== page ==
Computed tomography (CT) is a proven technology for completely capturing a workpiece, including undercuts and internal geometries, and enhancing measurement precision. However, historically CT has been too slow for measurement operations during the manufacturing process.
Werth Inc., headquartered in Giessen, Germany, with U.S. offices in Old Saybrook, CT, and Morgan Hill, CA, has introduced new technology that improves cycle speeds. The new OnTheFly CT (patent pending) slashes lag time caused by start-stop positioning of the workpiece by continuously rotating the machine axis.
In conventional start-stop operations, the rotary motion is interrupted in order to capture each radiographic image, so that no motion blur occurs under continuous exposure. OnTheFly CT uses short exposure times to minimize motion blur. To achieve the same measurement certainty as in start-stop operations, the number of rotary increments is increased. The specifications according to VDI/VDE are not affected, despite the greatly accelerated measurement process.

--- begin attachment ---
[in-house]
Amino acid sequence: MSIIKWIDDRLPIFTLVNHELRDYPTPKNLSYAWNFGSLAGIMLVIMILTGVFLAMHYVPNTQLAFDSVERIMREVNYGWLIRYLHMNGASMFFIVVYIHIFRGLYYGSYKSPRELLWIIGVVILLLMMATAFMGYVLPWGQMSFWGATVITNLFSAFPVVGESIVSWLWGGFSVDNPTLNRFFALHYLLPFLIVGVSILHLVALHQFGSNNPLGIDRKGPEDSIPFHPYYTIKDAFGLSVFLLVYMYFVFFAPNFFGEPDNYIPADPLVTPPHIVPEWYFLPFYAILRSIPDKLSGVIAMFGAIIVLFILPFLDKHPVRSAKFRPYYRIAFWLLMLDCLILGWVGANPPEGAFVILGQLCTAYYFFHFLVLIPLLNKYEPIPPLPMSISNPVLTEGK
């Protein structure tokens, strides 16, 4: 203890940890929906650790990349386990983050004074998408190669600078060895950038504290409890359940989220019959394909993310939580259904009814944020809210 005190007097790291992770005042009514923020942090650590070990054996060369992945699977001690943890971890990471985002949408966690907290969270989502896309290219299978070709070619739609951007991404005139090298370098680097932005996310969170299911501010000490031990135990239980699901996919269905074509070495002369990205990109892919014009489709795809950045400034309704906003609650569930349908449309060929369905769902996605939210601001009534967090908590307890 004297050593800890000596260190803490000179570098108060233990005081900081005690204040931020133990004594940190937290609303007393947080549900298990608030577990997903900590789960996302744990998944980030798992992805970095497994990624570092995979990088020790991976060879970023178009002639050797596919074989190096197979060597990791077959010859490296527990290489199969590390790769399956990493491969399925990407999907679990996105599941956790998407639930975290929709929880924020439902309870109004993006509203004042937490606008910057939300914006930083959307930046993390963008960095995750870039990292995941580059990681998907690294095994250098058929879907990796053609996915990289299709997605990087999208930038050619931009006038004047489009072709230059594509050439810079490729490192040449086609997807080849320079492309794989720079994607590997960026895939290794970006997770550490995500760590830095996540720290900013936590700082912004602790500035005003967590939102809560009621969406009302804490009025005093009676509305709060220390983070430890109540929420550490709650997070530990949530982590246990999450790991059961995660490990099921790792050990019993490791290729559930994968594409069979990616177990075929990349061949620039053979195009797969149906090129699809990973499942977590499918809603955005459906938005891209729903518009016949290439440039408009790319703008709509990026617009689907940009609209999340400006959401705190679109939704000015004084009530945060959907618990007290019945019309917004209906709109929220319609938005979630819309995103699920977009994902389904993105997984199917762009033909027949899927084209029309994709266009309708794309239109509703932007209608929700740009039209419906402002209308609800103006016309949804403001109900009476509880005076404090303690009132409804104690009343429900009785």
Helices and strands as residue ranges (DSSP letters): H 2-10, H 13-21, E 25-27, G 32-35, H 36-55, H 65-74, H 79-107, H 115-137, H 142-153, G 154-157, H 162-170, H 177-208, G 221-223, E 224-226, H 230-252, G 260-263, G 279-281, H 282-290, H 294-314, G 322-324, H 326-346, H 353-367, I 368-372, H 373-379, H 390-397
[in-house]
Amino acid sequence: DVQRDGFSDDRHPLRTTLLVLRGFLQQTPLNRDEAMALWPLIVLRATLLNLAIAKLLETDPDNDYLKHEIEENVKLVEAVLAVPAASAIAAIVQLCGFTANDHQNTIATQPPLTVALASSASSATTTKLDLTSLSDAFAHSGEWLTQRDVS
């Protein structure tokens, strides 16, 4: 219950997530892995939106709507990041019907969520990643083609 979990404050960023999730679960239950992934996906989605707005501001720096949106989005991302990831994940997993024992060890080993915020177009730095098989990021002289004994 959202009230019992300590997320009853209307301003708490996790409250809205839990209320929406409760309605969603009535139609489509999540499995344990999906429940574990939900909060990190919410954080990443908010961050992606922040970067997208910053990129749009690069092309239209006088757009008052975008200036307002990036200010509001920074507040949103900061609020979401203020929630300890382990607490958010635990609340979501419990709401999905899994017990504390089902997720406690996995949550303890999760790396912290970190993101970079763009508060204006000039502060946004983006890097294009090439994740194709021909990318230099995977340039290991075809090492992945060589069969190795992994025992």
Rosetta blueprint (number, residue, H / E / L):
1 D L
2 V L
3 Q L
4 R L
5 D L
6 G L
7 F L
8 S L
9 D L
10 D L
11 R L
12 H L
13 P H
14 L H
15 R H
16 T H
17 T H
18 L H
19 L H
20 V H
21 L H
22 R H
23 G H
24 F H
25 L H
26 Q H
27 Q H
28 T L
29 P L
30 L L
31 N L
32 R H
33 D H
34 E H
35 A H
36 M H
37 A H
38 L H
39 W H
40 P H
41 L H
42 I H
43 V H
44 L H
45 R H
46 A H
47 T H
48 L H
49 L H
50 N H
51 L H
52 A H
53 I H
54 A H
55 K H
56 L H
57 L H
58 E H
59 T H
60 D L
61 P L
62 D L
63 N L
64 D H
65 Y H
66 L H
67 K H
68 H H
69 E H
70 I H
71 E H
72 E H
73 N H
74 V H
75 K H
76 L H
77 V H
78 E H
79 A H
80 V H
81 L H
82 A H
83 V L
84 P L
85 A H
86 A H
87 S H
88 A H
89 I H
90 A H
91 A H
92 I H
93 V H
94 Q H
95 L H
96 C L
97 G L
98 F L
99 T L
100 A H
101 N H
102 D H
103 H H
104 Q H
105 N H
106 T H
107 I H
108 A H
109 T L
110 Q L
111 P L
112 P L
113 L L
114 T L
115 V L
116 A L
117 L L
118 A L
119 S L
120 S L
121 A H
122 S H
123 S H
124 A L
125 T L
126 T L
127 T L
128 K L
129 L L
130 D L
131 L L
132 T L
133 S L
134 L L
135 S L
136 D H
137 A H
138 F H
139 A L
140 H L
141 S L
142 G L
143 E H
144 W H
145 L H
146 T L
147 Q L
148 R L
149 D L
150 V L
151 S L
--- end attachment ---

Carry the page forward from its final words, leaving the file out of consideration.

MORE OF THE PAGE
With the new OnTheFly process, measurement time can be reduced by up to 10 times without affecting data quality. The workpiece volume is reconstructed in real time and is available immediately after measurement. Alternatively, data quality may be increased for the same measurement time. Methods such as raster and ROI (region of interest) tomography or higher detector resolution produce workpiece volumes of higher resolution with a better signal-to-noise ratio. The increased measurement time traditionally associated with these methods can be avoided with OnTheFly CT. The new technology opens up further areas of application for computer tomography that have strict measurement time requirements for a given data quality.